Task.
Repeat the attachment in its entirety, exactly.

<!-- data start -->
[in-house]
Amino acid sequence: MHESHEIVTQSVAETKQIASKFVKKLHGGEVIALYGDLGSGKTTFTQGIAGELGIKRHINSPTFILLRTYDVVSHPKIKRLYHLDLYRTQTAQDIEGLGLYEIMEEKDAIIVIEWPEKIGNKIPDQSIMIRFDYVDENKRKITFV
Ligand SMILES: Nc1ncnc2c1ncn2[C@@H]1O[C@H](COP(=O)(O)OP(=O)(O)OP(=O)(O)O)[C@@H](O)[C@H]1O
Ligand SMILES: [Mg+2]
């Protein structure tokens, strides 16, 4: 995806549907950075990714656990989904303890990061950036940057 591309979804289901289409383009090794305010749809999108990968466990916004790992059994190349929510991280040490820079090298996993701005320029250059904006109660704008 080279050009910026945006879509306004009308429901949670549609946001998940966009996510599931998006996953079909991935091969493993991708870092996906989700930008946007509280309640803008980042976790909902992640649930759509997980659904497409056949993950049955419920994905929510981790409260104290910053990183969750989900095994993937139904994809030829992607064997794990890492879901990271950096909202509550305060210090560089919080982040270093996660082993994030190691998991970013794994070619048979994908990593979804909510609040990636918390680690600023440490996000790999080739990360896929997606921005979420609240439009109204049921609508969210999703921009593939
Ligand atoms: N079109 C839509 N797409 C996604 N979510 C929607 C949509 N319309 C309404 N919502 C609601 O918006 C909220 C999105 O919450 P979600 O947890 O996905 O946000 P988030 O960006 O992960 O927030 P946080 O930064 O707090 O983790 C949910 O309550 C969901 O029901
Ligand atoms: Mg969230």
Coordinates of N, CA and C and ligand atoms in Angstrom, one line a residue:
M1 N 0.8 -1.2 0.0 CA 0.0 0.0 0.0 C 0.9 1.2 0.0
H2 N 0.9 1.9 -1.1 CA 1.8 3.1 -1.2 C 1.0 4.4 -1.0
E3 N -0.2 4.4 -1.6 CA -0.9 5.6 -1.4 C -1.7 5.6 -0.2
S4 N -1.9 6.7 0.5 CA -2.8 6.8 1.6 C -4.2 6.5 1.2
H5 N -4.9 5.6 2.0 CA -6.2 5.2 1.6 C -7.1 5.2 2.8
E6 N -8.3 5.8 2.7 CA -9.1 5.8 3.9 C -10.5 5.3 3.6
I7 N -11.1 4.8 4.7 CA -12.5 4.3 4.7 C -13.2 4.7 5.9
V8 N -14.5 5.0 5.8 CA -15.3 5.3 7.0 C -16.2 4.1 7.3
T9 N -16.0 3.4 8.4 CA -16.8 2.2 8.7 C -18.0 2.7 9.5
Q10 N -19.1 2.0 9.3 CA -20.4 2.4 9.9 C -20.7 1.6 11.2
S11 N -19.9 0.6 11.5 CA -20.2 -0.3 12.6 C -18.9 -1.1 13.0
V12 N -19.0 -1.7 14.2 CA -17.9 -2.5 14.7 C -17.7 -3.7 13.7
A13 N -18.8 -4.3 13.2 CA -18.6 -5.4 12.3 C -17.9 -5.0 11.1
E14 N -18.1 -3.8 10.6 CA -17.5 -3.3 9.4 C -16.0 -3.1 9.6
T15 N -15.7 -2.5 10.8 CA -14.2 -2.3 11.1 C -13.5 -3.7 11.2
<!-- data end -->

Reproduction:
[in-house]
Amino acid sequence: MHESHEIVTQSVAETKQIASKFVKKLHGGEVIALYGDLGSGKTTFTQGIAGELGIKRHINSPTFILLRTYDVVSHPKIKRLYHLDLYRTQTAQDIEGLGLYEIMEEKDAIIVIEWPEKIGNKIPDQSIMIRFDYVDENKRKITFV
Ligand SMILES: Nc1ncnc2c1ncn2[C@@H]1O[C@H](COP(=O)(O)OP(=O)(O)OP(=O)(O)O)[C@@H](O)[C@H]1O
Ligand SMILES: [Mg+2]
């Protein structure tokens, strides 16, 4: 995806549907950075990714656990989904303890990061950036940057 591309979804289901289409383009090794305010749809999108990968466990916004790992059994190349929510991280040490820079090298996993701005320029250059904006109660704008 080279050009910026945006879509306004009308429901949670549609946001998940966009996510599931998006996953079909991935091969493993991708870092996906989700930008946007509280309640803008980042976790909902992640649930759509997980659904497409056949993950049955419920994905929510981790409260104290910053990183969750989900095994993937139904994809030829992607064997794990890492879901990271950096909202509550305060210090560089919080982040270093996660082993994030190691998991970013794994070619048979994908990593979804909510609040990636918390680690600023440490996000790999080739990360896929997606921005979420609240439009109204049921609508969210999703921009593939
Ligand atoms: N079109 C839509 N797409 C996604 N979510 C929607 C949509 N319309 C309404 N919502 C609601 O918006 C909220 C999105 O919450 P979600 O947890 O996905 O946000 P988030 O960006 O992960 O927030 P946080 O930064 O707090 O983790 C949910 O309550 C969901 O029901
Ligand atoms: Mg969230």
Coordinates of N, CA and C and ligand atoms in Angstrom, one line a residue:
M1 N 0.8 -1.2 0.0 CA 0.0 0.0 0.0 C 0.9 1.2 0.0
H2 N 0.9 1.9 -1.1 CA 1.8 3.1 -1.2 C 1.0 4.4 -1.0
E3 N -0.2 4.4 -1.6 CA -0.9 5.6 -1.4 C -1.7 5.6 -0.2
S4 N -1.9 6.7 0.5 CA -2.8 6.8 1.6 C -4.2 6.5 1.2
H5 N -4.9 5.6 2.0 CA -6.2 5.2 1.6 C -7.1 5.2 2.8
E6 N -8.3 5.8 2.7 CA -9.1 5.8 3.9 C -10.5 5.3 3.6
I7 N -11.1 4.8 4.7 CA -12.5 4.3 4.7 C -13.2 4.7 5.9
V8 N -14.5 5.0 5.8 CA -15.3 5.3 7.0 C -16.2 4.1 7.3
T9 N -16.0 3.4 8.4 CA -16.8 2.2 8.7 C -18.0 2.7 9.5
Q10 N -19.1 2.0 9.3 CA -20.4 2.4 9.9 C -20.7 1.6 11.2
S11 N -19.9 0.6 11.5 CA -20.2 -0.3 12.6 C -18.9 -1.1 13.0
V12 N -19.0 -1.7 14.2 CA -17.9 -2.5 14.7 C -17.7 -3.7 13.7
A13 N -18.8 -4.3 13.2 CA -18.6 -5.4 12.3 C -17.9 -5.0 11.1
E14 N -18.1 -3.8 10.6 CA -17.5 -3.3 9.4 C -16.0 -3.1 9.6
T15 N -15.7 -2.5 10.8 CA -14.2 -2.3 11.1 C -13.5 -3.7 11.2